For Honor: Multiplayer Problems
Most multiplayer games use peer-to-peer networking as a cheap and easy way to connect players. Running dedicated servers and writing the accompanying connection code is costlier and requires a greater degree of developer involvement with a game, post launch. If you play Overwatch or any of the Call of Duty franchise, then you’ve experience multiplay via this technology. It’s cost and convenience are offset against its technical weaknesses. The player that hosts a game has a potential speed advantage and if they quit the game will pause while a new host is found among those still playing. Then there are exploits and cheats that can be used by unscrupulous players such as lag switches and DDoS attacks. Thus, P2P networking is far from an ideal alternative to dedicated third party hosts.
During its beta test, it became very apparent that For Honor had issues regarding its use of P2P networking. Developers Ubisoft opted for a variation of this technology in which all players are connected simultaneously to each other when playing competitively. Unfortunately, this does not bypass all the issues associated with a dedicated host. The weak link in this multiplayer chain still remains the player with the poorest connection and it has a tangible impact upon game play. Furthermore, the sheer volume of people playing For Honor from various parts of the globe means that matches are regularly blighted by lag and subsequently players quitting mid-game. I have experienced this frequently and it often impacts on the outcome of multiplayer or ends will all parties leaving.
At present, there is no major penalty for “rage quitting” a multiplayer game in For Honor, beyond the loss of the rewards that you would’ve received if you had stayed the course. Thus, it is something that some players will do the moment something doesn’t go their way. For example, if you die early in a group game, then you have to wait out the round, which is far from ideal. Quitting resolves this. Furthermore, if you are a more competitive player who is concerned about your bragging rights or statistics, then abandoning a game is a convenient way to keep you’re your record unblemished. Combine this option to quit, with more specific exploits and you find yourself playing in a community were a substantial percentage of the multiplayer games you play end questionably. This is not exactly good publicity for a game that has been developed to set up a new franchise and become a mainstay of competitive gaming.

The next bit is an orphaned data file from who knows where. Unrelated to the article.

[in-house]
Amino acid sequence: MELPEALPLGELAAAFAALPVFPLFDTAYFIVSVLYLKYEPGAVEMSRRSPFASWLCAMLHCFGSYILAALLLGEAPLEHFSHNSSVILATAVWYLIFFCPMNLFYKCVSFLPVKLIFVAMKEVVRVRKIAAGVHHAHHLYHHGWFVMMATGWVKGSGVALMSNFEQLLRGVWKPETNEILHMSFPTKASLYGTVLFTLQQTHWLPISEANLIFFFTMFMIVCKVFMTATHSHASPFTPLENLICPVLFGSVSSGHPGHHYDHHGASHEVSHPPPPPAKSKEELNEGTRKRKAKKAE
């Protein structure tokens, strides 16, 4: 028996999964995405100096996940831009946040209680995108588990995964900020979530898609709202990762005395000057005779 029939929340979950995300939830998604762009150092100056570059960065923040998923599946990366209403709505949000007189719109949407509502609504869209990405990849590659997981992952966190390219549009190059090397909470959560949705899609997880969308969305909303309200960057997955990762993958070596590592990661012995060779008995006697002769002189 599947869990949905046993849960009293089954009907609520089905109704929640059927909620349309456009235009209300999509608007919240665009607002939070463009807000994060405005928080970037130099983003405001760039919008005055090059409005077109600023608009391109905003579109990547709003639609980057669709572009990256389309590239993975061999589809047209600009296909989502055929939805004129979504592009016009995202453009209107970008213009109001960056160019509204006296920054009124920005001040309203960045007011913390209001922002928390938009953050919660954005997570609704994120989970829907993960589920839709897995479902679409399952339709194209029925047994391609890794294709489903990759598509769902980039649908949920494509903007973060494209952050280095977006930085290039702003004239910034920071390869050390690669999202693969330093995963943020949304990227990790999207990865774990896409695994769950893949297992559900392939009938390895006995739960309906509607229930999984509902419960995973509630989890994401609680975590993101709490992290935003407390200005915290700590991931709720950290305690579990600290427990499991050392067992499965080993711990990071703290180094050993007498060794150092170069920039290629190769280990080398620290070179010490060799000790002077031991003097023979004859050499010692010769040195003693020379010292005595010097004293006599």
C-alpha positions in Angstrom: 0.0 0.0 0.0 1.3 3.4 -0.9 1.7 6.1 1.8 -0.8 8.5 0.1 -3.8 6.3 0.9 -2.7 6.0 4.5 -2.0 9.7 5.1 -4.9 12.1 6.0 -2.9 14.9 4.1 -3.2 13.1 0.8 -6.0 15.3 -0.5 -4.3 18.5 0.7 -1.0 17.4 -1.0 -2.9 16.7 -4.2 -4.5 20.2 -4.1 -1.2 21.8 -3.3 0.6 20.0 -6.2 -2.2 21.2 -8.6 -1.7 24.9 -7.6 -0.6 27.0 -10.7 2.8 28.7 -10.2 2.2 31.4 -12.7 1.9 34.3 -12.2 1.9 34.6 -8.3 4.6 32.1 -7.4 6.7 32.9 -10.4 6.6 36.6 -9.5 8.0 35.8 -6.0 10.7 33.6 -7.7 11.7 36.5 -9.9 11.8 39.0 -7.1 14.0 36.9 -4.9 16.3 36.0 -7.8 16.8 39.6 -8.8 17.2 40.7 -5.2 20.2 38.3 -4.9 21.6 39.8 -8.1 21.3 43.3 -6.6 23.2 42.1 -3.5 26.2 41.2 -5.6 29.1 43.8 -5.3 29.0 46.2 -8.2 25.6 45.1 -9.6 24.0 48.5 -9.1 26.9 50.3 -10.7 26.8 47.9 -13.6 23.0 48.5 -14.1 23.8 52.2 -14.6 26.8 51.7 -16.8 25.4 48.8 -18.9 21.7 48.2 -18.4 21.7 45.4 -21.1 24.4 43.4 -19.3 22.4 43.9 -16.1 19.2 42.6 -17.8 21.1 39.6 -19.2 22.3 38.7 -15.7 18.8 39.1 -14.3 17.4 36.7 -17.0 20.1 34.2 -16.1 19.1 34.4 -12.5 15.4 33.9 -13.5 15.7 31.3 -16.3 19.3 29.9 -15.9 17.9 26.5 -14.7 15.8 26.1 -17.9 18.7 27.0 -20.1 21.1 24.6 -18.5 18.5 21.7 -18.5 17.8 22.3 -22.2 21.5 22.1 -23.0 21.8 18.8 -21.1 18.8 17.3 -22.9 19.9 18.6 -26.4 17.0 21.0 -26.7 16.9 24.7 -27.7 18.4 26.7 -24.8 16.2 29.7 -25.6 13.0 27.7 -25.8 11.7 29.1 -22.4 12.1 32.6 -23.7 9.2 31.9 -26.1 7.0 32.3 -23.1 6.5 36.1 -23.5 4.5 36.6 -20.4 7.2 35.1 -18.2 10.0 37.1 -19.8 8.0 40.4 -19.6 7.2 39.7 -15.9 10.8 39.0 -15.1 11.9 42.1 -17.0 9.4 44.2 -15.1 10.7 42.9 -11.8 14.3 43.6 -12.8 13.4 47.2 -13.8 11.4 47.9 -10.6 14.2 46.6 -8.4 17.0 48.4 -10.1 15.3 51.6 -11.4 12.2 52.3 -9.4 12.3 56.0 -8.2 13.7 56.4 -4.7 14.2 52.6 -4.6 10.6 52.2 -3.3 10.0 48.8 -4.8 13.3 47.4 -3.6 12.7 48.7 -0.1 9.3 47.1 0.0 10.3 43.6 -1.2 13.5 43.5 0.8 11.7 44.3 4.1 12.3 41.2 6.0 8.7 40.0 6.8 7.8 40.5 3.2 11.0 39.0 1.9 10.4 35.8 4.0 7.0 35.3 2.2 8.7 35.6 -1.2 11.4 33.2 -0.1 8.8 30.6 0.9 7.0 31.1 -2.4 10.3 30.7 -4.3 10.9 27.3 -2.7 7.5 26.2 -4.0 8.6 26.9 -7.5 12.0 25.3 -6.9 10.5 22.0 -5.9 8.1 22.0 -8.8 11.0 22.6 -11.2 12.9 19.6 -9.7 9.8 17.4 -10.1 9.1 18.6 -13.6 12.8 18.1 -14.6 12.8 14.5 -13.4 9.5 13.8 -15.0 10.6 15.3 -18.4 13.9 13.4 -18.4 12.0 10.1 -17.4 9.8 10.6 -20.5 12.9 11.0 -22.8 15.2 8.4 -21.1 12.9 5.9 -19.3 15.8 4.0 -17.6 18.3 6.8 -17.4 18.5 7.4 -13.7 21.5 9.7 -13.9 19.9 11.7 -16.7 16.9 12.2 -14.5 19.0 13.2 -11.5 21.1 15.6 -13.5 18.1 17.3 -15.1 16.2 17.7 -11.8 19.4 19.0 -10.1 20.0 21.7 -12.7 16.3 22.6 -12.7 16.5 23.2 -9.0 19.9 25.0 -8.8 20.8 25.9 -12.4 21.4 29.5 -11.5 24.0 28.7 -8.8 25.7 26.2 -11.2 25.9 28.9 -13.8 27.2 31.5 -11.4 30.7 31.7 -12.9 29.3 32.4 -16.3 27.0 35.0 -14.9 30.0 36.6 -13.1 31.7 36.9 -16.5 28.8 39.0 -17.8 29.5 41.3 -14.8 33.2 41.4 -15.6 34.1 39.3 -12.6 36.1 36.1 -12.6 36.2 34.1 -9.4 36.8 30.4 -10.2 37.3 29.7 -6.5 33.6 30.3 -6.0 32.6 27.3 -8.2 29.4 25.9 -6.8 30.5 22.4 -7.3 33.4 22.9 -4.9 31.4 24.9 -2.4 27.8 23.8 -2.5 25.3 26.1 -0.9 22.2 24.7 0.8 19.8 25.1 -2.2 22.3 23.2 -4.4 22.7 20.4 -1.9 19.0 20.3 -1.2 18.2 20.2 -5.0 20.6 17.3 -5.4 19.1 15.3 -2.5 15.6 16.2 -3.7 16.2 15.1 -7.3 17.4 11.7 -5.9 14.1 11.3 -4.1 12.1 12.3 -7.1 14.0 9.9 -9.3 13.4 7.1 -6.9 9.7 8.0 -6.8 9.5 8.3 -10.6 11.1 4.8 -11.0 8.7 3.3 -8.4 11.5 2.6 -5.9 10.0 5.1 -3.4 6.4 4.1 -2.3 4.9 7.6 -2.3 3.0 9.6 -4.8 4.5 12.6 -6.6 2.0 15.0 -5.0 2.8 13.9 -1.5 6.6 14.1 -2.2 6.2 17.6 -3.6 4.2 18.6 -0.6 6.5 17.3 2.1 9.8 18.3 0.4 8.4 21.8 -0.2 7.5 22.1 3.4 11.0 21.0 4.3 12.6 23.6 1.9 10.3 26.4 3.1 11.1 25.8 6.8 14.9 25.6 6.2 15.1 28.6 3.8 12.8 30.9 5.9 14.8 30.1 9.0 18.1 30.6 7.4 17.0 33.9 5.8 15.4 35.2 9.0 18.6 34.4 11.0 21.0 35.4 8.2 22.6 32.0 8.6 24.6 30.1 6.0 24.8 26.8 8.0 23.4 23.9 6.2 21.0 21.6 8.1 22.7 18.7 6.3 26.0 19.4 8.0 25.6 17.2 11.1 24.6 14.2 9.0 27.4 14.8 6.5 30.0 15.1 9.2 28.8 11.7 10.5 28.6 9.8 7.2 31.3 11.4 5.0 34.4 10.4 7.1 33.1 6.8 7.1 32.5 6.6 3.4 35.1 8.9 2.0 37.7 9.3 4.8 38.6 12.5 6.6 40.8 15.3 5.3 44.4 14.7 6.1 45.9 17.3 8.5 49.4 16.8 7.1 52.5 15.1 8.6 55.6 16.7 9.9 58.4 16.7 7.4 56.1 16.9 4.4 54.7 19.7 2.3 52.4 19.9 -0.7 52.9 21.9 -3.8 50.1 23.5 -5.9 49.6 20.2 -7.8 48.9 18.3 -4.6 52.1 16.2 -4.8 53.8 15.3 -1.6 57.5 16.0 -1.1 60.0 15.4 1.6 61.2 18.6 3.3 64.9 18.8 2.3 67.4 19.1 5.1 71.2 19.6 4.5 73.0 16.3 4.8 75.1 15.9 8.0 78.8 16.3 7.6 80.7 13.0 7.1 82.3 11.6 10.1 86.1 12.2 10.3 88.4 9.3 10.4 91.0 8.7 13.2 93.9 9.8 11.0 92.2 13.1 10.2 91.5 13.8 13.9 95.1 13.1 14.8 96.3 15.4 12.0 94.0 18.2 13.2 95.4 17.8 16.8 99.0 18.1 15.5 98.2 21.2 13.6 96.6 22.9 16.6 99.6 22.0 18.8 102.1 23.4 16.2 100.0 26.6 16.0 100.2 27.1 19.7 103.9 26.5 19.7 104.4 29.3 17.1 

For Honor has a nuanced combat system that is based around timing, anticipation and skill. Button mashing is not really an option when playing online against other people. It seems risible that Ubisoft would release a game that is patently skills based with such a flawed networking system in place. Now it is fair to say that not every online game is problematic. The majority of games that I’ve played online since I bought For Honor have been perfectly adequate. However, problem matches are sufficiently common place to be noticeable. Even a casual player such as myself has encountered them and recognises that for the meantime they are a reality. It remains to be seen whether Ubisoft will do anything about this issue, if there is anything that can be done. I cannot see them implementing any major changes in this release of the game. May be there’ll be some revisions made to multiplayer in the sequel. Assuming that the player base sticks around long enough to warrant one.